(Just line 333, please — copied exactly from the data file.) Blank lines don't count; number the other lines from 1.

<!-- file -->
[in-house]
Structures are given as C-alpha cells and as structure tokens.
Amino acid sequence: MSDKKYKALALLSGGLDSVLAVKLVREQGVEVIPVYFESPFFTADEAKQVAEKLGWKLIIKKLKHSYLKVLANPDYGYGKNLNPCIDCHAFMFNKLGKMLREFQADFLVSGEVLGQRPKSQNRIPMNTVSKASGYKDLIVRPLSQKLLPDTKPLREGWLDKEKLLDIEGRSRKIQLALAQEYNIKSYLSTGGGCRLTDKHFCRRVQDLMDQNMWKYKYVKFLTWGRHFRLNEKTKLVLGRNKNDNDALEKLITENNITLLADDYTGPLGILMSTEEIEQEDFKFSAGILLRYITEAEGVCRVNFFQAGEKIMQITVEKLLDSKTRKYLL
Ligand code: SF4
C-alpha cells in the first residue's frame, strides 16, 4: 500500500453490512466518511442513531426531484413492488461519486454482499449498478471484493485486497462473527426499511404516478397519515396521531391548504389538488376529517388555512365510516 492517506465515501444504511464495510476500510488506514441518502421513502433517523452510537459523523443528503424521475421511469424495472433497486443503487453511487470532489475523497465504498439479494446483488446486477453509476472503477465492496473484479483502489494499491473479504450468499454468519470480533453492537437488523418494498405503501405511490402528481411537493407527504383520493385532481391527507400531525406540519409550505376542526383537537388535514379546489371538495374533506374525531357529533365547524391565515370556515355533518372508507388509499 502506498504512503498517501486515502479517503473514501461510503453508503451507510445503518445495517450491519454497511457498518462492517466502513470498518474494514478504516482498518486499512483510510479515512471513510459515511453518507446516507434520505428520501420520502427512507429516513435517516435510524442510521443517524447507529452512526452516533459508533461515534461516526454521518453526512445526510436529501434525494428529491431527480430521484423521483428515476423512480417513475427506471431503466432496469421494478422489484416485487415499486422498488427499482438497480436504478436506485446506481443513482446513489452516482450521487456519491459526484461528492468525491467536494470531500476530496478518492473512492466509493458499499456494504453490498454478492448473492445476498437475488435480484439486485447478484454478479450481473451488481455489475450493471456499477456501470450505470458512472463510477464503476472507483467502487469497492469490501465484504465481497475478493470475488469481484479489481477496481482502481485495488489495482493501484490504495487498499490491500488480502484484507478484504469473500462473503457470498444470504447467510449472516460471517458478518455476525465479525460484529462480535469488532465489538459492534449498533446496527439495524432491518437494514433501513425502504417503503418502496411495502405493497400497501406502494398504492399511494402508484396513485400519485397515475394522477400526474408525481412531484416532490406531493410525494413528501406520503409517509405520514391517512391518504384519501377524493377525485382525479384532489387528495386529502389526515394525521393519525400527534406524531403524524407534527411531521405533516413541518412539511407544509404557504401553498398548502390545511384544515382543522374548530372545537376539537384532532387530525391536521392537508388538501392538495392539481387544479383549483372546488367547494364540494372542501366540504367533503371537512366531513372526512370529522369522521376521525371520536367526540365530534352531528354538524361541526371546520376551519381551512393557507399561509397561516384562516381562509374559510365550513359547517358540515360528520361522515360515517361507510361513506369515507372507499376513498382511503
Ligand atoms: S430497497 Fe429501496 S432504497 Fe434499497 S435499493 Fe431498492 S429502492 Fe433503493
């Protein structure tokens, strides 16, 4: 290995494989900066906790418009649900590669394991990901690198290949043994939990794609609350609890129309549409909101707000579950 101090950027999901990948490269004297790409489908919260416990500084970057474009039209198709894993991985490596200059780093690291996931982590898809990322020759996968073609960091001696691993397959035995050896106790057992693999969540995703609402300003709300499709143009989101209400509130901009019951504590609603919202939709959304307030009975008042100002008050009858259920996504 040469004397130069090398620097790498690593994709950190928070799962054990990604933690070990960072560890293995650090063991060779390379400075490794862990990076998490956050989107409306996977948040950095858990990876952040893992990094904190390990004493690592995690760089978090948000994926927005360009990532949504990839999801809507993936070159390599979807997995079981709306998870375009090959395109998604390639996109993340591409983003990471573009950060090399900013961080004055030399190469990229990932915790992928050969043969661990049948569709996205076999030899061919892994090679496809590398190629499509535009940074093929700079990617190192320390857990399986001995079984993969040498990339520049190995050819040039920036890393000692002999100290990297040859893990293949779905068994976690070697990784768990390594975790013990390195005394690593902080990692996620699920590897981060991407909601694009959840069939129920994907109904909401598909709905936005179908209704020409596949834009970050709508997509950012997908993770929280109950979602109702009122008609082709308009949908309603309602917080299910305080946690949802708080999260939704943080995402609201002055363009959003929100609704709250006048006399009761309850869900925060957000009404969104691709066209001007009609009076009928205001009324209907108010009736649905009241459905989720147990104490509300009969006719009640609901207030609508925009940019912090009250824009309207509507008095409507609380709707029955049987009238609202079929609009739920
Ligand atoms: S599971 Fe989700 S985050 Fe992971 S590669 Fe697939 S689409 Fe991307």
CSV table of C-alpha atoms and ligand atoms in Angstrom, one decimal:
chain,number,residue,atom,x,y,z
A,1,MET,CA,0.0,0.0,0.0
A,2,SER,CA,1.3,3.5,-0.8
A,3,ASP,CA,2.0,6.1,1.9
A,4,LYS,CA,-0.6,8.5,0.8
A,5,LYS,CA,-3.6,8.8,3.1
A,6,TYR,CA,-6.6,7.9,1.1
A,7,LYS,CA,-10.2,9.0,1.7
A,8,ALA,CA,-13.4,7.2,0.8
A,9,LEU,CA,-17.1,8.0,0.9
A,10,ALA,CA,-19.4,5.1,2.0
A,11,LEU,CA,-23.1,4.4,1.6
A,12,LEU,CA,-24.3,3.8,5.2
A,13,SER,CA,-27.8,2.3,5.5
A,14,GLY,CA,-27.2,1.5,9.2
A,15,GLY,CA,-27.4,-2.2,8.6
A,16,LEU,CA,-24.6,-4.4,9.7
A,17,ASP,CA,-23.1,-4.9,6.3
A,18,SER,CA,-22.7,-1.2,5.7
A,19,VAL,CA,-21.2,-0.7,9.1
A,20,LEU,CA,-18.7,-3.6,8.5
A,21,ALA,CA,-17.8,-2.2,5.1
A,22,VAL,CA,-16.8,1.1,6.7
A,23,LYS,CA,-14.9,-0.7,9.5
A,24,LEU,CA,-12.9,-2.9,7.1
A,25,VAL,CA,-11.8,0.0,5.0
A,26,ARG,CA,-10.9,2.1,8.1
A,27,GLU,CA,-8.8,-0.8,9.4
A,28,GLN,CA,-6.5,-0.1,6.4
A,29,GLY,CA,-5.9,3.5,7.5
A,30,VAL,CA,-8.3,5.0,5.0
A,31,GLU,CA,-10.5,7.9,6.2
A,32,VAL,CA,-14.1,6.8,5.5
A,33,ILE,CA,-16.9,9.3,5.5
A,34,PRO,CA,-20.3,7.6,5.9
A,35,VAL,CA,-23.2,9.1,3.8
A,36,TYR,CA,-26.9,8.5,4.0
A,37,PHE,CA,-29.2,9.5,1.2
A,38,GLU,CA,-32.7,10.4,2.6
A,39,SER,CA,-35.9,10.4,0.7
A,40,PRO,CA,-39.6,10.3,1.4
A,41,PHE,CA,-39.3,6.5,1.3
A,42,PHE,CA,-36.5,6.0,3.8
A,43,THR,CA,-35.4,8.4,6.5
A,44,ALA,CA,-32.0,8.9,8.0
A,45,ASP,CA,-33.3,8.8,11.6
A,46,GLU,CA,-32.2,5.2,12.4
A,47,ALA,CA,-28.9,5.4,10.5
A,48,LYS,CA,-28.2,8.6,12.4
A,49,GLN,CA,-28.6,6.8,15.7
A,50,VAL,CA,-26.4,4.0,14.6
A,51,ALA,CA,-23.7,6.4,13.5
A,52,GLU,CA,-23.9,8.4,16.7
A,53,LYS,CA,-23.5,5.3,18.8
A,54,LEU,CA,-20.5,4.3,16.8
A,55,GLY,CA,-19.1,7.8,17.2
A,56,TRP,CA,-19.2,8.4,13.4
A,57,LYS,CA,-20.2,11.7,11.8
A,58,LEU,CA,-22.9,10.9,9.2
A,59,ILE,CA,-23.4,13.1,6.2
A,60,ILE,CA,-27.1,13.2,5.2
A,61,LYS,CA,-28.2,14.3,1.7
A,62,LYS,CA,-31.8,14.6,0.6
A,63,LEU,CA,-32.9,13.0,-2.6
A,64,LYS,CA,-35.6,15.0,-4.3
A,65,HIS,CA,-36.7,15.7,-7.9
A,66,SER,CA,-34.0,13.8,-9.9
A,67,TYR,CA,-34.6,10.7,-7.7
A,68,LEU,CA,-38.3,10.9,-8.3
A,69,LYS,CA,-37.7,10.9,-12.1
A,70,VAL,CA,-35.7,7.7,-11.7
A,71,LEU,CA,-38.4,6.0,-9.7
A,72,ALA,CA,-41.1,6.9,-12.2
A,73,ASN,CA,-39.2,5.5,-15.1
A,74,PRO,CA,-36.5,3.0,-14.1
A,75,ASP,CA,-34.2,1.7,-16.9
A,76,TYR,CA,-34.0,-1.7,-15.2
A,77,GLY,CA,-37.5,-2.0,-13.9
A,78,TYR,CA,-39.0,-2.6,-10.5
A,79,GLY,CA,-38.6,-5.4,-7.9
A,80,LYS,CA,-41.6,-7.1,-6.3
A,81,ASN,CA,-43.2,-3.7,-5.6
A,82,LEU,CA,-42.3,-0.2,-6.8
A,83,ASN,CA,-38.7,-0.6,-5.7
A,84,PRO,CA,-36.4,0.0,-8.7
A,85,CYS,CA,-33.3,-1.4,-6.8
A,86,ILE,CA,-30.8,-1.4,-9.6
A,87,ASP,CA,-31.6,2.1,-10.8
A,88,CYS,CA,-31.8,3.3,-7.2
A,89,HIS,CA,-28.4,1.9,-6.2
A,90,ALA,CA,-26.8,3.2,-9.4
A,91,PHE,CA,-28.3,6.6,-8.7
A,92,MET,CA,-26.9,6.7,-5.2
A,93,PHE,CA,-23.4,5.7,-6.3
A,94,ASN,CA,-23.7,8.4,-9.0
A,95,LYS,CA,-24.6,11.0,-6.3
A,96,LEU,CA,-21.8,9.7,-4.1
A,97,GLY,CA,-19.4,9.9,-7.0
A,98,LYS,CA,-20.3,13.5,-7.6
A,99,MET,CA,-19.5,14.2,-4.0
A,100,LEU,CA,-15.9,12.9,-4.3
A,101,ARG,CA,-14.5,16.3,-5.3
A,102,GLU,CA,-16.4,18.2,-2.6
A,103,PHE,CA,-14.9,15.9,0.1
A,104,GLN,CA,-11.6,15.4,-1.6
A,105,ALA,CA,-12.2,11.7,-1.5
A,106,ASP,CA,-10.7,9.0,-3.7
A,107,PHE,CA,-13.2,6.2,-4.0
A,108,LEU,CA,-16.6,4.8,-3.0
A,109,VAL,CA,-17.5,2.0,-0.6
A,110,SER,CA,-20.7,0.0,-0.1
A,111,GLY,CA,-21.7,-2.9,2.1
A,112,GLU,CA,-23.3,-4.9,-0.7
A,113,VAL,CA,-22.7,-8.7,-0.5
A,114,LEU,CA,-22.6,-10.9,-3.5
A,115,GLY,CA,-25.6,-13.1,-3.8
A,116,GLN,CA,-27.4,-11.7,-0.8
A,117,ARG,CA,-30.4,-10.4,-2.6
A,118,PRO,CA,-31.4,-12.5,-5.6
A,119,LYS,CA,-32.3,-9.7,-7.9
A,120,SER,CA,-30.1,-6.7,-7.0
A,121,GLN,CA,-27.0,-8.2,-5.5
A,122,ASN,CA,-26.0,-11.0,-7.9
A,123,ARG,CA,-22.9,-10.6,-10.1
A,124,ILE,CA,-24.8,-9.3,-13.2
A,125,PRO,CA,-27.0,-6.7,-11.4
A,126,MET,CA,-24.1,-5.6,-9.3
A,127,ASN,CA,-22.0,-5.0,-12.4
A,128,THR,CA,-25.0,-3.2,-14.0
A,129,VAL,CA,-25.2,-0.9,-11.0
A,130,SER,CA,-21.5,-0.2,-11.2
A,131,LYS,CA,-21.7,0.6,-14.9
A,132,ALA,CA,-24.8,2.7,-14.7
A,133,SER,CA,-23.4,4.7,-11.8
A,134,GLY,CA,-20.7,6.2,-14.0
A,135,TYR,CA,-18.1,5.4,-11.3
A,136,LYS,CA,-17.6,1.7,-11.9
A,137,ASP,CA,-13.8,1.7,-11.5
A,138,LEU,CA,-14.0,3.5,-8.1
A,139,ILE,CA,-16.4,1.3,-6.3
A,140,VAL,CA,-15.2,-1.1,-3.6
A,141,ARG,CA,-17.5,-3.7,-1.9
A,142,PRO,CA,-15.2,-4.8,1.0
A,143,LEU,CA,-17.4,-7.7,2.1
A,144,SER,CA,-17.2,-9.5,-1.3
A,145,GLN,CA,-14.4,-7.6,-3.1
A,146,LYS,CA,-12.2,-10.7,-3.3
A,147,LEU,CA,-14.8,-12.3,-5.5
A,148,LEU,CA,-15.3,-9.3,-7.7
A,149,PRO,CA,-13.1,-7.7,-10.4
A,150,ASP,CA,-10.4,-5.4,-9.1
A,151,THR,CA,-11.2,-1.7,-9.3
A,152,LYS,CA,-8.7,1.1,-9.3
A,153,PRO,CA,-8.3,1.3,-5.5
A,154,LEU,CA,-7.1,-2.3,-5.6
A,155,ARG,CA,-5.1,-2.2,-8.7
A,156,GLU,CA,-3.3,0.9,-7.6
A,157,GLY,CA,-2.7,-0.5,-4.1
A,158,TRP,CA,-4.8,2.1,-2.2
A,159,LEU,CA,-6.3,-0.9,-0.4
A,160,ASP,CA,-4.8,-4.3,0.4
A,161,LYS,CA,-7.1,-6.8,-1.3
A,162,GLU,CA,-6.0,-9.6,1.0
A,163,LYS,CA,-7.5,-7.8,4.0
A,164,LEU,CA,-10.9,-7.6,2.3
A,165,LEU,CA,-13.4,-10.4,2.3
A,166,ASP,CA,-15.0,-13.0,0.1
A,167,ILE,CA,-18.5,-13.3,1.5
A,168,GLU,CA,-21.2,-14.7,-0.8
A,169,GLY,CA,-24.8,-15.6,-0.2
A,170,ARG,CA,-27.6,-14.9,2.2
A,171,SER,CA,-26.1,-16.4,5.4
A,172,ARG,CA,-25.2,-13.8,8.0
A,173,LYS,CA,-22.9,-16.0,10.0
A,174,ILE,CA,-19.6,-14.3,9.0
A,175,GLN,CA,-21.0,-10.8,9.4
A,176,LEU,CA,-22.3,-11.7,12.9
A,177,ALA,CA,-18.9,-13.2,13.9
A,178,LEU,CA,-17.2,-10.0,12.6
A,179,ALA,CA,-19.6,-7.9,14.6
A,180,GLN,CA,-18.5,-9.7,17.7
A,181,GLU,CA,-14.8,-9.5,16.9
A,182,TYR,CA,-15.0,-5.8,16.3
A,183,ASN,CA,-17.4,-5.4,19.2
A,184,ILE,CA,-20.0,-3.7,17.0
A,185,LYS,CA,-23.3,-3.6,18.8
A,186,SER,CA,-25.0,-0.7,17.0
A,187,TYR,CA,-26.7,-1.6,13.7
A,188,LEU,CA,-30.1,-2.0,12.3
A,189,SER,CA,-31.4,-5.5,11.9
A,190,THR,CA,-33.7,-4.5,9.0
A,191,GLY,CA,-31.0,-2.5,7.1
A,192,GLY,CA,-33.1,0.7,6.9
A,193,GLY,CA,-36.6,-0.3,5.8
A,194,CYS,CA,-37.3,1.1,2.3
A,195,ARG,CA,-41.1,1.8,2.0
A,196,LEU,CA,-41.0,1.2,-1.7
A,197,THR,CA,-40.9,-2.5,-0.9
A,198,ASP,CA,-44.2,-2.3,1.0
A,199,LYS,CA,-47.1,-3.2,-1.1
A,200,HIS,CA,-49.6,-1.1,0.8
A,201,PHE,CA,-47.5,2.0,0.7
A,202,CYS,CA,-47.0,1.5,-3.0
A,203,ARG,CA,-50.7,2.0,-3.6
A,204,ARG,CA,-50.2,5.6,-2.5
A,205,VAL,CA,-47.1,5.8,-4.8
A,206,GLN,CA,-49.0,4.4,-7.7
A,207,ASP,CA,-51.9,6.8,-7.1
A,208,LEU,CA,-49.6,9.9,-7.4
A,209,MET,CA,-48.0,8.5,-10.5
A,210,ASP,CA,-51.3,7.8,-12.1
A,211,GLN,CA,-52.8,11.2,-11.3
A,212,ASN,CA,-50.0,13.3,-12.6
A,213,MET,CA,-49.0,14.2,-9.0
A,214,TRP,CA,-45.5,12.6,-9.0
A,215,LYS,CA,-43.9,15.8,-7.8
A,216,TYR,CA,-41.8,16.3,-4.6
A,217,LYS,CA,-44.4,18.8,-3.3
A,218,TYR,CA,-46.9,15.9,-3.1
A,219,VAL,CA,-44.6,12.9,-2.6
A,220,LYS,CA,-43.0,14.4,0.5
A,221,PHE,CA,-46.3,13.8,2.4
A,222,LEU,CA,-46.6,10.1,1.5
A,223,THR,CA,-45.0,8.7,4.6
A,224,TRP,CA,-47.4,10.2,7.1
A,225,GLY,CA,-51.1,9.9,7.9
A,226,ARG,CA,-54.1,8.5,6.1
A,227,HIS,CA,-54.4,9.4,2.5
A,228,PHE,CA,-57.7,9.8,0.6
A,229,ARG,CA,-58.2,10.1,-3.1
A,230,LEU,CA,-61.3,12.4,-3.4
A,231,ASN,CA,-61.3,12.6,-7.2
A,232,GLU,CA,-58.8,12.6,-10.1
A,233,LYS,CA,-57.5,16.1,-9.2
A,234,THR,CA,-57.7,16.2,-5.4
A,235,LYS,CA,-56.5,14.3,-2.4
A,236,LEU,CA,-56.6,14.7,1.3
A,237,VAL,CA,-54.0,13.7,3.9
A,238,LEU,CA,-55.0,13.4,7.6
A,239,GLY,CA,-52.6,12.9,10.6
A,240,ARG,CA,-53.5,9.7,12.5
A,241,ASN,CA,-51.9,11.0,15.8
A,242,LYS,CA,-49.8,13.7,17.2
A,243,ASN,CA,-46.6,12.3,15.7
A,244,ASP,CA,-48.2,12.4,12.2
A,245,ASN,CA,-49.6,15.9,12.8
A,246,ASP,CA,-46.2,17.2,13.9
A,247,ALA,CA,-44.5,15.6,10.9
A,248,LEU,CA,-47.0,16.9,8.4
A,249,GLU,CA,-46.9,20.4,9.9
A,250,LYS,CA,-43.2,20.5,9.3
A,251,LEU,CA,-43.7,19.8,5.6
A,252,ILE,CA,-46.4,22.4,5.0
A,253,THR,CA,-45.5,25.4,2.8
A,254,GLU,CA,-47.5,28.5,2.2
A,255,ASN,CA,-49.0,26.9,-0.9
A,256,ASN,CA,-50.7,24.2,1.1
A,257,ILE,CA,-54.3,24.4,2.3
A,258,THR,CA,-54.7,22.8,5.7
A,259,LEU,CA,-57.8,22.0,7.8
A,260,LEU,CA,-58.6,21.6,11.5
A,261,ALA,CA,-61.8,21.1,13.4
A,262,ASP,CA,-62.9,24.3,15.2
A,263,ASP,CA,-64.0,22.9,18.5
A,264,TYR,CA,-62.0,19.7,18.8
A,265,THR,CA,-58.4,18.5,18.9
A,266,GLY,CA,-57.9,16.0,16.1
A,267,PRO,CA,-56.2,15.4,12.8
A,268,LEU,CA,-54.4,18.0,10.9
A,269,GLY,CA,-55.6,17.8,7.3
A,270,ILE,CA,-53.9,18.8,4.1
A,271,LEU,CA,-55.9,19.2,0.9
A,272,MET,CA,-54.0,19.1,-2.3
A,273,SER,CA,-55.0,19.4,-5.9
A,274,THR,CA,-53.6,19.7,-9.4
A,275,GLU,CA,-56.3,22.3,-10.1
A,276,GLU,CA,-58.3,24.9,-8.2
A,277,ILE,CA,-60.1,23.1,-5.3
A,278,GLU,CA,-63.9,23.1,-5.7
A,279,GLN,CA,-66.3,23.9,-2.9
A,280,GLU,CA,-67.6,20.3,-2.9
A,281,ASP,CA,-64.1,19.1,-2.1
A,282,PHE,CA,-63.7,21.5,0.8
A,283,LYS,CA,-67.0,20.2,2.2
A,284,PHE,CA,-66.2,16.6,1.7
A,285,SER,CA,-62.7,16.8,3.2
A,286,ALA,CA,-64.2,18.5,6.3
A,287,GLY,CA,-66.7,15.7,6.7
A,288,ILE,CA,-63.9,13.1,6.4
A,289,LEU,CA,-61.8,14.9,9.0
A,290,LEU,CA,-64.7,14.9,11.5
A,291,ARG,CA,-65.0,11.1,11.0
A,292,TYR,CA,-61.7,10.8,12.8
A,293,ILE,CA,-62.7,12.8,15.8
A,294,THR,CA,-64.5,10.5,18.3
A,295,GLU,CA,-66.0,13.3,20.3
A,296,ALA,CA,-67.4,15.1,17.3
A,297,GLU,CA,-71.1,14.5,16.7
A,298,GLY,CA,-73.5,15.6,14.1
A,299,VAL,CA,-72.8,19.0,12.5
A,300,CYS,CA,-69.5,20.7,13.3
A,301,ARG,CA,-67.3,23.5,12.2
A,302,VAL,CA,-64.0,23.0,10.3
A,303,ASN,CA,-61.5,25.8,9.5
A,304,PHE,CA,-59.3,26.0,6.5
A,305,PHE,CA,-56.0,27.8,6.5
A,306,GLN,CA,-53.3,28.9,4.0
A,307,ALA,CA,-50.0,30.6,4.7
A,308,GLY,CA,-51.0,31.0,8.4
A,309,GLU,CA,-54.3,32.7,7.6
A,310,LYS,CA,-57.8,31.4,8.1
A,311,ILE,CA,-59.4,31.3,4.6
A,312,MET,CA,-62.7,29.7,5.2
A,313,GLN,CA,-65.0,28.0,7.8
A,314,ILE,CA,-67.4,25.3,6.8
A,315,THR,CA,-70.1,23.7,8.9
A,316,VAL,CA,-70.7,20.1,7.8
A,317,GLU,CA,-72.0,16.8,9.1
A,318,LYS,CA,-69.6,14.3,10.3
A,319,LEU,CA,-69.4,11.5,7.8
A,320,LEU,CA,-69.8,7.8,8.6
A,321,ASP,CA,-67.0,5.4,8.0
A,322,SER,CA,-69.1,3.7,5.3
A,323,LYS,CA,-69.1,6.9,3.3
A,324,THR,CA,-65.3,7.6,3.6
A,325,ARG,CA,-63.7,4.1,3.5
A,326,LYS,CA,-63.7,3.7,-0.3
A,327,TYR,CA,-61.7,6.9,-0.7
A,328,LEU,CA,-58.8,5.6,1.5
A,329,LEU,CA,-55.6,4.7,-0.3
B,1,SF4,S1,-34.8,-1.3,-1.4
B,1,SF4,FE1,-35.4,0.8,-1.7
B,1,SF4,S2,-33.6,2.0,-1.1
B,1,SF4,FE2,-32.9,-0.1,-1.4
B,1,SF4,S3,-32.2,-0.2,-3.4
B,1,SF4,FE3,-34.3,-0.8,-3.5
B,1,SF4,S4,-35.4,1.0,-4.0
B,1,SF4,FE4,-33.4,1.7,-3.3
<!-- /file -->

A,323,LYS,CA,-69.1,6.9,3.3